Yes, camels! Not in our backyard, but I guess this is somebody's backyard. I was returning last year from a visit at the newest University of California at Merced, California, driving down a country road just a few miles from the campus, when I looked to my right and saw these camels. They were standing in a muddy pasture and looking as out of place as a duck in the desert. Or an igloo in Ecuador. Or a camel in California!
I had my camera, so I stopped and took these pictures. One of the camels became very interested in me and came over to the fence that separated us. Or maybe he is just a ham and wanted me to get some good closeups of his handsome(?) face?
These are the Bactrian camels (Camelus bactrianus) which once roamed wild in Mongolia and the Gobi desert but now are completely domesticated. There were some feral camels, both Bactrian and Dromedary (with one hump) loose in the American southwest. They had been imported for use as military vehicles, but the project was terminated in the mid 1800s, and some of the animals escaped or were let loose. The rest were shipped to a now abandoned Army garrison at Benicia, CA and auctioned to the public. The feral camels were last seen in 1972 and are presumed to have died out. A large and thriving population of feral camels live in the Australian outback, and are considered, like rabbits, to be an invasive species there.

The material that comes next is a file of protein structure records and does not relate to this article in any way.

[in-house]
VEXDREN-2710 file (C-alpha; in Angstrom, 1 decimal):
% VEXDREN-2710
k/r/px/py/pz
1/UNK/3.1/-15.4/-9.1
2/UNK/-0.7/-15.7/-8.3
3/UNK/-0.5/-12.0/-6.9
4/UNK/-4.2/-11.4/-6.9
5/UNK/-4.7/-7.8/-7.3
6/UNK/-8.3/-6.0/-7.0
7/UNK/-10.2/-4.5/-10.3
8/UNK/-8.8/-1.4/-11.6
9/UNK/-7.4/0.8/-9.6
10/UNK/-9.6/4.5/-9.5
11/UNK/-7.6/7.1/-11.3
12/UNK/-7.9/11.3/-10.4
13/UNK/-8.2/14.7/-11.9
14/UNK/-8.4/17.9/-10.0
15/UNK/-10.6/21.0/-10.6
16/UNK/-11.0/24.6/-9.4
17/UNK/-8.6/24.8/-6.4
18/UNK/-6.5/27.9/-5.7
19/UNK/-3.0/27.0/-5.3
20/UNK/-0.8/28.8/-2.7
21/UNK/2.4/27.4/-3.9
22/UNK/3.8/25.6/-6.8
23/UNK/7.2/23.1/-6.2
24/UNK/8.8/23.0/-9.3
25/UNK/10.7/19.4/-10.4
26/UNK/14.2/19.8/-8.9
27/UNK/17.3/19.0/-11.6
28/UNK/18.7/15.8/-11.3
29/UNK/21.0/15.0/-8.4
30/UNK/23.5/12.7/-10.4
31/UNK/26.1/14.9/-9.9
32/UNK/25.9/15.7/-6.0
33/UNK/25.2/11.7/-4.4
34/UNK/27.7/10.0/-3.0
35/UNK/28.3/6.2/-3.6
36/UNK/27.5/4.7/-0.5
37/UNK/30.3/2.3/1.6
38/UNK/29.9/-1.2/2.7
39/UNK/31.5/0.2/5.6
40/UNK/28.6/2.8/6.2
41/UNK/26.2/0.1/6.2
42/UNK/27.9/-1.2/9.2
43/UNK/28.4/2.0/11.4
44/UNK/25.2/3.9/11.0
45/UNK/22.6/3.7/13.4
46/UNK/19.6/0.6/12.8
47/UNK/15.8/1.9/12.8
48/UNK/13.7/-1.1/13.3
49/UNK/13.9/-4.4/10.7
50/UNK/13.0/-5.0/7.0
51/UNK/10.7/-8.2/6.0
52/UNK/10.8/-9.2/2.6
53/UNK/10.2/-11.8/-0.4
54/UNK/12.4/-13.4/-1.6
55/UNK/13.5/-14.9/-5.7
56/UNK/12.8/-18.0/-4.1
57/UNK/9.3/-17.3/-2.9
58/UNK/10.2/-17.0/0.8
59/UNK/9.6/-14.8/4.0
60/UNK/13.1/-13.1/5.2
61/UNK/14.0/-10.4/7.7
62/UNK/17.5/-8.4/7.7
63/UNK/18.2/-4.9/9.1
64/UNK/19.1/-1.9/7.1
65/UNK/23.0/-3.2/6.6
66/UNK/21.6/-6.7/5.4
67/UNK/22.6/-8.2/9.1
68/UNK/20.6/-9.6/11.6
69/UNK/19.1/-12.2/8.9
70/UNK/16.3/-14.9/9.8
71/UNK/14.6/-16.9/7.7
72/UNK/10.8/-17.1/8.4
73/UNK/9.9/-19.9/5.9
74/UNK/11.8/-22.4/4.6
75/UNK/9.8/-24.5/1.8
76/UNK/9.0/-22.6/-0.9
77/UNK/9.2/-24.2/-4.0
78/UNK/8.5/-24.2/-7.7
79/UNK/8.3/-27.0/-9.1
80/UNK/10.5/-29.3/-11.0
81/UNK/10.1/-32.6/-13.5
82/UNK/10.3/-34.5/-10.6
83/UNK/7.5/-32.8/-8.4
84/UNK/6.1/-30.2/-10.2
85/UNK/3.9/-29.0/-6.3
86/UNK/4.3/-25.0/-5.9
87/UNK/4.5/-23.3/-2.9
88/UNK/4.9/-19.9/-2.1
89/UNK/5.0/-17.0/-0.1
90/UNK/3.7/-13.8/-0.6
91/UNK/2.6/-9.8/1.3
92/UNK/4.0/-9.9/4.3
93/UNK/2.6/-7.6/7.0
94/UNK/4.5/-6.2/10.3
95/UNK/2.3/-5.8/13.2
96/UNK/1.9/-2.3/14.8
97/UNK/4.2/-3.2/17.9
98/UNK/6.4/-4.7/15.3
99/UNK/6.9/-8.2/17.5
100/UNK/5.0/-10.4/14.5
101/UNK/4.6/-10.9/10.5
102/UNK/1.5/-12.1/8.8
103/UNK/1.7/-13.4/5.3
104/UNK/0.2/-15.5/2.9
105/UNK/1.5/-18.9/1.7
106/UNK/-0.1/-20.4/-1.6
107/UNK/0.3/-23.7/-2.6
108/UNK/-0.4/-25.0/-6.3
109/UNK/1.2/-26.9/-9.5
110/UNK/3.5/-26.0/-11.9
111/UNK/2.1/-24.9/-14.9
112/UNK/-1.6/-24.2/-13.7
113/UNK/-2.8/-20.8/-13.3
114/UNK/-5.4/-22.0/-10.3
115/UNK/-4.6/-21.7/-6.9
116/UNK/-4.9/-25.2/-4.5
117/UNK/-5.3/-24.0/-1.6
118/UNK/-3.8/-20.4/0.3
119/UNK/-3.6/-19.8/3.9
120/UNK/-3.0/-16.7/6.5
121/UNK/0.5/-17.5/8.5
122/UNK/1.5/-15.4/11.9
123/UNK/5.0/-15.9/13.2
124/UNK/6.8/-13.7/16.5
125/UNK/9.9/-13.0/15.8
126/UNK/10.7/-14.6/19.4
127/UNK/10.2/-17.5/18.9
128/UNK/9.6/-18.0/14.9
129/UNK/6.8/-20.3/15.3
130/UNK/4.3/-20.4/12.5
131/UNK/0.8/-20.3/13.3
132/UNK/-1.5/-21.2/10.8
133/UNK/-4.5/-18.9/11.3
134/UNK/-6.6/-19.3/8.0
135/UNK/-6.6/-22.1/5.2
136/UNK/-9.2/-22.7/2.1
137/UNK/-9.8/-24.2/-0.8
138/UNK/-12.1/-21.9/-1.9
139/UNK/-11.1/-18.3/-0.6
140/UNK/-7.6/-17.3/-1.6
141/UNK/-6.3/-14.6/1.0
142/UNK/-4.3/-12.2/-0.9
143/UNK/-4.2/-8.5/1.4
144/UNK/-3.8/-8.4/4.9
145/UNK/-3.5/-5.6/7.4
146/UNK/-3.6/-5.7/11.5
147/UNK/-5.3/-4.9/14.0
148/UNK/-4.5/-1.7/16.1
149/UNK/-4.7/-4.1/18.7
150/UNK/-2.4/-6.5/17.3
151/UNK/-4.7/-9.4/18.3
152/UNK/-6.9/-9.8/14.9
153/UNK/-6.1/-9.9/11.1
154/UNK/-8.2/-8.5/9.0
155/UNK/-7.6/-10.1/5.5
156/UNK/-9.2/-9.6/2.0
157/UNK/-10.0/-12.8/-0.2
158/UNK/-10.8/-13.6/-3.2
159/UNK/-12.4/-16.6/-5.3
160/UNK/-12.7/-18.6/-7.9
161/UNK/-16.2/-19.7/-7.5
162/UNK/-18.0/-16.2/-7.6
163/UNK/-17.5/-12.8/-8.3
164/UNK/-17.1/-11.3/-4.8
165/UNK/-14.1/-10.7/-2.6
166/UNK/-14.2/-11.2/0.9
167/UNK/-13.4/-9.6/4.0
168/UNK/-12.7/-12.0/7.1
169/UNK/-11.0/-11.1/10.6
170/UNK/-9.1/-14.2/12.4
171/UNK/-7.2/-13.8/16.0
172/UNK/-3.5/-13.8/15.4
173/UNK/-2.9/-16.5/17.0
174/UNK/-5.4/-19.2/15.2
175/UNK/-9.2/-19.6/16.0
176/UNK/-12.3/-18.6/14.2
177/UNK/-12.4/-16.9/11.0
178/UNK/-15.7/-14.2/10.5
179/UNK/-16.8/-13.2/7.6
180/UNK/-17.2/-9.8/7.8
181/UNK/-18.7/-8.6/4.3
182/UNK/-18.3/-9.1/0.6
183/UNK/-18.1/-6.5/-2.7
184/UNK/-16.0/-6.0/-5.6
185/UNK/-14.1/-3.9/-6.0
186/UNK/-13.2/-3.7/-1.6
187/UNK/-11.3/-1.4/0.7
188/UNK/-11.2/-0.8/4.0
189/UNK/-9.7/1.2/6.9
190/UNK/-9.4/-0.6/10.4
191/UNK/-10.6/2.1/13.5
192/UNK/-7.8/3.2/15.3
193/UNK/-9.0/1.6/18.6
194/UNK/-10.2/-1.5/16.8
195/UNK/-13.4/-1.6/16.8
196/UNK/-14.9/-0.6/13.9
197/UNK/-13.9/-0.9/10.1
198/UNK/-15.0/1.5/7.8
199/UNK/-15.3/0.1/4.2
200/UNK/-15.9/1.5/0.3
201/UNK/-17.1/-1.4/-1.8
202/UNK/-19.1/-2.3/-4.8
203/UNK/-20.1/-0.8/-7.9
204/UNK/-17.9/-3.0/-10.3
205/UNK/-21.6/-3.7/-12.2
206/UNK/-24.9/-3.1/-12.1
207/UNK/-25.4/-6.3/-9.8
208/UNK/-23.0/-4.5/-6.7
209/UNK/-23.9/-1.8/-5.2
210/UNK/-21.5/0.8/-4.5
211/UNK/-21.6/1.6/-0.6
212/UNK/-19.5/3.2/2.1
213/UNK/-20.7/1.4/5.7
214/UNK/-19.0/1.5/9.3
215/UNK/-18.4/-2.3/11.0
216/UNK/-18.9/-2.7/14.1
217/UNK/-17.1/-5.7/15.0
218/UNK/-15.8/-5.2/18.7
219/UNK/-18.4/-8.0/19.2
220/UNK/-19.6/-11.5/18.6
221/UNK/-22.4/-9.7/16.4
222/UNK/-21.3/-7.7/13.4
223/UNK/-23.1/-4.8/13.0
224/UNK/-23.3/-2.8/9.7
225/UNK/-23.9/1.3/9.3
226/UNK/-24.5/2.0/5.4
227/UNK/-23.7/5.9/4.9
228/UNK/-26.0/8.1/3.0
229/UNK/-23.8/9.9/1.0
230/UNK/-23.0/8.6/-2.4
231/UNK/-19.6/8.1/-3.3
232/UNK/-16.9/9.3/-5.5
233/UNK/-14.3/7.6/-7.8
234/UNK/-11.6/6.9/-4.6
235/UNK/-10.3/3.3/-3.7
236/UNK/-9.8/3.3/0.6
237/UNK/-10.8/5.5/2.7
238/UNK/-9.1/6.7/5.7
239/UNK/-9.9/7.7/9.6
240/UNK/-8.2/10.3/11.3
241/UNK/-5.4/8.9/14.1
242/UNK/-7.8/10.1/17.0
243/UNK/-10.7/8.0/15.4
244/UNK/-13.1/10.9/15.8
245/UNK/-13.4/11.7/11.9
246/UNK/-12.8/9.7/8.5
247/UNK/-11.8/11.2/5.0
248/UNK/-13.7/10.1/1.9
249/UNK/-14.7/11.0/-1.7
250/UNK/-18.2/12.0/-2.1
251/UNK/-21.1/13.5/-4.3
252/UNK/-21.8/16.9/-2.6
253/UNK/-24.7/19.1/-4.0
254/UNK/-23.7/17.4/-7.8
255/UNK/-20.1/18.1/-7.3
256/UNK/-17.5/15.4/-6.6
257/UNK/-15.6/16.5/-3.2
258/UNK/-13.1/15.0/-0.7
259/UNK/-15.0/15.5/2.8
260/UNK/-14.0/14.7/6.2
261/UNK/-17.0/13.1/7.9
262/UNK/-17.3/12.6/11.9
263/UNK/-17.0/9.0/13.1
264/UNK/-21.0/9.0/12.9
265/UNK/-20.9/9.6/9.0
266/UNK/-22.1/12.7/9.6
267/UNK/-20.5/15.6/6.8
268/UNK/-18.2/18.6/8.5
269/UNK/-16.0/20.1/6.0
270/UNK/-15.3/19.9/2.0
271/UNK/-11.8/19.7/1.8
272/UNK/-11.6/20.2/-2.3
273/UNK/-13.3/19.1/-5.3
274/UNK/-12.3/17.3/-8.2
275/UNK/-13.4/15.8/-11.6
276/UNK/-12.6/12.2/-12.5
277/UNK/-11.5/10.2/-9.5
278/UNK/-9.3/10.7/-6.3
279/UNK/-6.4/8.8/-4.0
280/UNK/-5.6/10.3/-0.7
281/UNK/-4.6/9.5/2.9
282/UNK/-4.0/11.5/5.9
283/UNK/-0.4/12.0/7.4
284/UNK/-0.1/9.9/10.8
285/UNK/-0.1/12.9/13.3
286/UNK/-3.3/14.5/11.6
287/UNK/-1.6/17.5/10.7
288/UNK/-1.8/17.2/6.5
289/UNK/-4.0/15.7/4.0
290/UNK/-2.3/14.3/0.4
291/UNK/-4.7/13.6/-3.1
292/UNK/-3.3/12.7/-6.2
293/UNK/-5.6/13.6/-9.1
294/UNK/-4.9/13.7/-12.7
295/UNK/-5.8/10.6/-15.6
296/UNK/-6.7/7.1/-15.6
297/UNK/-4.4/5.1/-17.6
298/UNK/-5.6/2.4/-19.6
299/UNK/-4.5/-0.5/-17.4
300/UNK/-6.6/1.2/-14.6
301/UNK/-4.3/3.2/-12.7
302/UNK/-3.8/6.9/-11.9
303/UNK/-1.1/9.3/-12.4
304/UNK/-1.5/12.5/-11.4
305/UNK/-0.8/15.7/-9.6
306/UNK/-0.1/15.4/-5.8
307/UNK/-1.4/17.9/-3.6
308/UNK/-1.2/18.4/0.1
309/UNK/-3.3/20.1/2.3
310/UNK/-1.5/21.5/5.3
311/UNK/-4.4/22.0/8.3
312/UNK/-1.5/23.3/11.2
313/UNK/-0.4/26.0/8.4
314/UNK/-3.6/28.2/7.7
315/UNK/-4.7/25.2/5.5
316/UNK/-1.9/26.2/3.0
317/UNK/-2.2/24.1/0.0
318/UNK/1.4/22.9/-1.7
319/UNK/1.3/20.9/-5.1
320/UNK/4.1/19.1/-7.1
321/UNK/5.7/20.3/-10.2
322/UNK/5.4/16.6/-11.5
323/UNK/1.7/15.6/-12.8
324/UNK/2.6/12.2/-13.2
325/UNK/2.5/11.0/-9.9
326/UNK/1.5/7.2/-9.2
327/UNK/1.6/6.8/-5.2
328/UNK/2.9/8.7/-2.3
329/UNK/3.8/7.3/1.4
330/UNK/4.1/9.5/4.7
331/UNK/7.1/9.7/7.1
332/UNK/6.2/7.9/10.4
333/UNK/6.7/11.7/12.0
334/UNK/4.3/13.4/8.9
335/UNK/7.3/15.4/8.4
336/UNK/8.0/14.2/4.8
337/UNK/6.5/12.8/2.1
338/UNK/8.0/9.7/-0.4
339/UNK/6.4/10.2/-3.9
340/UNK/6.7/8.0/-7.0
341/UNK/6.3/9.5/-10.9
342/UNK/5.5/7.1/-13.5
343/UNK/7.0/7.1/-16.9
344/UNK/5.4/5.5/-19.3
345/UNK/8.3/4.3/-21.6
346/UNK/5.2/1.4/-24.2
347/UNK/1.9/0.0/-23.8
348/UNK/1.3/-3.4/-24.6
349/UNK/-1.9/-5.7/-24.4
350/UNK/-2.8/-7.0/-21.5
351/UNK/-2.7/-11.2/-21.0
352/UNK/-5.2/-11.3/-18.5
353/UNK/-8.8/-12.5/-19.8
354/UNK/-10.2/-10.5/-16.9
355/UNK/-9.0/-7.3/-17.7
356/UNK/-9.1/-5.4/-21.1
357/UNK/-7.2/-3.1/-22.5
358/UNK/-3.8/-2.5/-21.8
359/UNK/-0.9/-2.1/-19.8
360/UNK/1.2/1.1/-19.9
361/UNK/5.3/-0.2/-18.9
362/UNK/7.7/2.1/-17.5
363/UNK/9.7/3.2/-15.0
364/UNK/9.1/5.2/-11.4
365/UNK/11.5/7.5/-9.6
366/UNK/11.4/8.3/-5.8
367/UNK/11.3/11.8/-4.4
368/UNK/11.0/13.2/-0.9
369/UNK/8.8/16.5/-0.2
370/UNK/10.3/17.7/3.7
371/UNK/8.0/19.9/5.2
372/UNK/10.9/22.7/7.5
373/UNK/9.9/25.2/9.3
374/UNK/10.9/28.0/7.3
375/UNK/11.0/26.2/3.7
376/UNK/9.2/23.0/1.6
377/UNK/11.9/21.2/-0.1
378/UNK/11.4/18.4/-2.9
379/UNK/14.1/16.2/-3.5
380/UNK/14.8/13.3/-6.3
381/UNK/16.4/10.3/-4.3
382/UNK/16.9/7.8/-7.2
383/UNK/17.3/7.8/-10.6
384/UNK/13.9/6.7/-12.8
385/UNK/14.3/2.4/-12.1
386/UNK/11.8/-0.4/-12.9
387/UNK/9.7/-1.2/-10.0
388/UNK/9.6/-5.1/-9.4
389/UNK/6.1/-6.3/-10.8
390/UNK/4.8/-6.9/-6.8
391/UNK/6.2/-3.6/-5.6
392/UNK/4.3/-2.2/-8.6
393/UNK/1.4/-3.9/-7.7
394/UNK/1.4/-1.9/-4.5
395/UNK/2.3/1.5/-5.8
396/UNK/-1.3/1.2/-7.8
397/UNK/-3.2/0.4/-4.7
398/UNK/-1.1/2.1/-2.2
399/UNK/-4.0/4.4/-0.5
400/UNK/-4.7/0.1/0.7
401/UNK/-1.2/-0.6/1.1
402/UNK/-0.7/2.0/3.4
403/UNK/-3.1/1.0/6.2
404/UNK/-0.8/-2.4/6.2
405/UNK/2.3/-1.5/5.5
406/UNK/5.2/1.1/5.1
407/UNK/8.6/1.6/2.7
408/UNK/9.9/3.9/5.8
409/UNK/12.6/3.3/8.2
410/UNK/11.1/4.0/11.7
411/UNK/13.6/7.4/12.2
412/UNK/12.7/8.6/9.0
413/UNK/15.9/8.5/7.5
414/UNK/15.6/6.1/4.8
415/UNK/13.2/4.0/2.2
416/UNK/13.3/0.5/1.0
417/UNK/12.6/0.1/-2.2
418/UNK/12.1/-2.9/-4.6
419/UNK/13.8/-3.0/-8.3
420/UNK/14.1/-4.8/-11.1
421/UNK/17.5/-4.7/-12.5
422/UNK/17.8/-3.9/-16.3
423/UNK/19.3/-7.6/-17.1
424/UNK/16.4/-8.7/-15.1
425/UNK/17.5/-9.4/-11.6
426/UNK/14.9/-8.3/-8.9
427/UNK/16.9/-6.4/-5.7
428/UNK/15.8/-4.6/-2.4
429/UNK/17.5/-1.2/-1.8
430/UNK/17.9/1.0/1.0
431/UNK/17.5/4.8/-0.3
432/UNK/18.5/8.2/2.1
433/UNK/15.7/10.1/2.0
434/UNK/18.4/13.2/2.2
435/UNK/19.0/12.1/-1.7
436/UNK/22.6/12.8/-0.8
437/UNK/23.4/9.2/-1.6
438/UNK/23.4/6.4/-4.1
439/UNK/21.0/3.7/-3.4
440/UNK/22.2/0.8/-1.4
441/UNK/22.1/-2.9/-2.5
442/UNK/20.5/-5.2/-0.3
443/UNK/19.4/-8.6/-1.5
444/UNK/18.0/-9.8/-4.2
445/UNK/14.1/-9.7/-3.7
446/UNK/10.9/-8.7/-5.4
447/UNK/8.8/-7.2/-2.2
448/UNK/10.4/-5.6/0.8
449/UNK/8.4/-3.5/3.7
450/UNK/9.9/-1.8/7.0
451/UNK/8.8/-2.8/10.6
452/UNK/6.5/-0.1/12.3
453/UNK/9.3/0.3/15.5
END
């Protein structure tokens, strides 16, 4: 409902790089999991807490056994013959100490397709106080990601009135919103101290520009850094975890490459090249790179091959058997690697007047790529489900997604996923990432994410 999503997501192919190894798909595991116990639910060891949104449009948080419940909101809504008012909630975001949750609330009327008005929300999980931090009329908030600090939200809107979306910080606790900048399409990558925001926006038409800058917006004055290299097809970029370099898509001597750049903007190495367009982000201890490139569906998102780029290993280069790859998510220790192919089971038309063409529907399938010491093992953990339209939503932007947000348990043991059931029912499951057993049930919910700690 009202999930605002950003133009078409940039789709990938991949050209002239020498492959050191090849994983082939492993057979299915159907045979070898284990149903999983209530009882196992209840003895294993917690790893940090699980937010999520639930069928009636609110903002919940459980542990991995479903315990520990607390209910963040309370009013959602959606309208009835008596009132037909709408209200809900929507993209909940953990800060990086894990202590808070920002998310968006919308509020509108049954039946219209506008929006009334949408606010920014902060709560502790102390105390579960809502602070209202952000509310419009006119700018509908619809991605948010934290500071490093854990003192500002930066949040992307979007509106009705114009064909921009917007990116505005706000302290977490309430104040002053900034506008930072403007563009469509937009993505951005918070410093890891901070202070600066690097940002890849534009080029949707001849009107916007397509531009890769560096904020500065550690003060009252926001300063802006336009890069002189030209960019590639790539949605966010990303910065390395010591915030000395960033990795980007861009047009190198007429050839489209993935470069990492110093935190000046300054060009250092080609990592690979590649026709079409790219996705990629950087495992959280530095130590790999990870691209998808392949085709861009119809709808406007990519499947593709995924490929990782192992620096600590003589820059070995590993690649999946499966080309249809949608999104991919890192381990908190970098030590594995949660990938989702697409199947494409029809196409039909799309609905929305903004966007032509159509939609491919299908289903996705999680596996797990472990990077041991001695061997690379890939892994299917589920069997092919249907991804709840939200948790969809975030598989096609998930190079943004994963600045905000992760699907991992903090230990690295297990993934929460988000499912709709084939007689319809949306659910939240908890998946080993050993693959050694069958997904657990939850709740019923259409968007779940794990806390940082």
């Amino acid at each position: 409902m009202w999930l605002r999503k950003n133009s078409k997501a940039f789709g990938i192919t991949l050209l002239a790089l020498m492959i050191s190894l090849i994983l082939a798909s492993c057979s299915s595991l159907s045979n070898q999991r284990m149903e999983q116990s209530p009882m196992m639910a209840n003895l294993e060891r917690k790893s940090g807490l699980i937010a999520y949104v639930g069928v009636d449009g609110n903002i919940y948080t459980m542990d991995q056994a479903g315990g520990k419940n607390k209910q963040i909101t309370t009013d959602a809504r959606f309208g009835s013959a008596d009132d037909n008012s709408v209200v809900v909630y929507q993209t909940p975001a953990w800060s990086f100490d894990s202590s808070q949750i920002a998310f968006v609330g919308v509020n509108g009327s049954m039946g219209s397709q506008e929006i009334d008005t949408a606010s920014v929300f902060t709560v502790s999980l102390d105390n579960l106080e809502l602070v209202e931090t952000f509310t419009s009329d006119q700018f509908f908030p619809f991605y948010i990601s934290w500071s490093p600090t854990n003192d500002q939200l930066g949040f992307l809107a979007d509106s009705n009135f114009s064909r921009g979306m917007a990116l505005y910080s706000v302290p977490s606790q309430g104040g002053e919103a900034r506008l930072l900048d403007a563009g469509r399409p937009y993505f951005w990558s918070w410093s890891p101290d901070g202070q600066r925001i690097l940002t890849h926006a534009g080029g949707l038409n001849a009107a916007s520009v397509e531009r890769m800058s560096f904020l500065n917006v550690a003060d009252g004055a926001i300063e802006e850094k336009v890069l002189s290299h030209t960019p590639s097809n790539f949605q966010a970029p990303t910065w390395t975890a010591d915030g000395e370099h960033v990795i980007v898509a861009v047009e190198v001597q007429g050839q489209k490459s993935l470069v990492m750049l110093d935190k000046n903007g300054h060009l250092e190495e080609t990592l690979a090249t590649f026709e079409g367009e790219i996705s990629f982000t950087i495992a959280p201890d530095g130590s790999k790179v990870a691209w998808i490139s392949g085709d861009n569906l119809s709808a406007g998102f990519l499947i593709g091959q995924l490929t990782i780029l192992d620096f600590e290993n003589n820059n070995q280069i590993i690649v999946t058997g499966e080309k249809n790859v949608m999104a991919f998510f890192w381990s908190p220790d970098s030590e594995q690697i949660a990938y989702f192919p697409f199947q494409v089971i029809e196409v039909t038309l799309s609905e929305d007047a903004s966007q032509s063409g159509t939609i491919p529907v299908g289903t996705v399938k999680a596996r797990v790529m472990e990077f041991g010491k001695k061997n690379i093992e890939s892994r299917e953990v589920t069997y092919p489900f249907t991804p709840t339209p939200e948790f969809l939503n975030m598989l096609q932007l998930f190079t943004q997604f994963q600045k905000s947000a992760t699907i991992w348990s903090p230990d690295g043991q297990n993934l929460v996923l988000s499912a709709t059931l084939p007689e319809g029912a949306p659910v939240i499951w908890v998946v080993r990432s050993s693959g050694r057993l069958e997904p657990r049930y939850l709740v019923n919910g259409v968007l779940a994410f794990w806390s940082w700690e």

Another local angle: Fossil evidence indicates that camels evolved here in North America, then split into two groups. One group went south and evolved into llamas, alpacas and vicunas in South America. The other group went into Asia and evolved into Bactrian and Dromedary camels. Evidently none stayed here. Maybe they had a beef with the bison.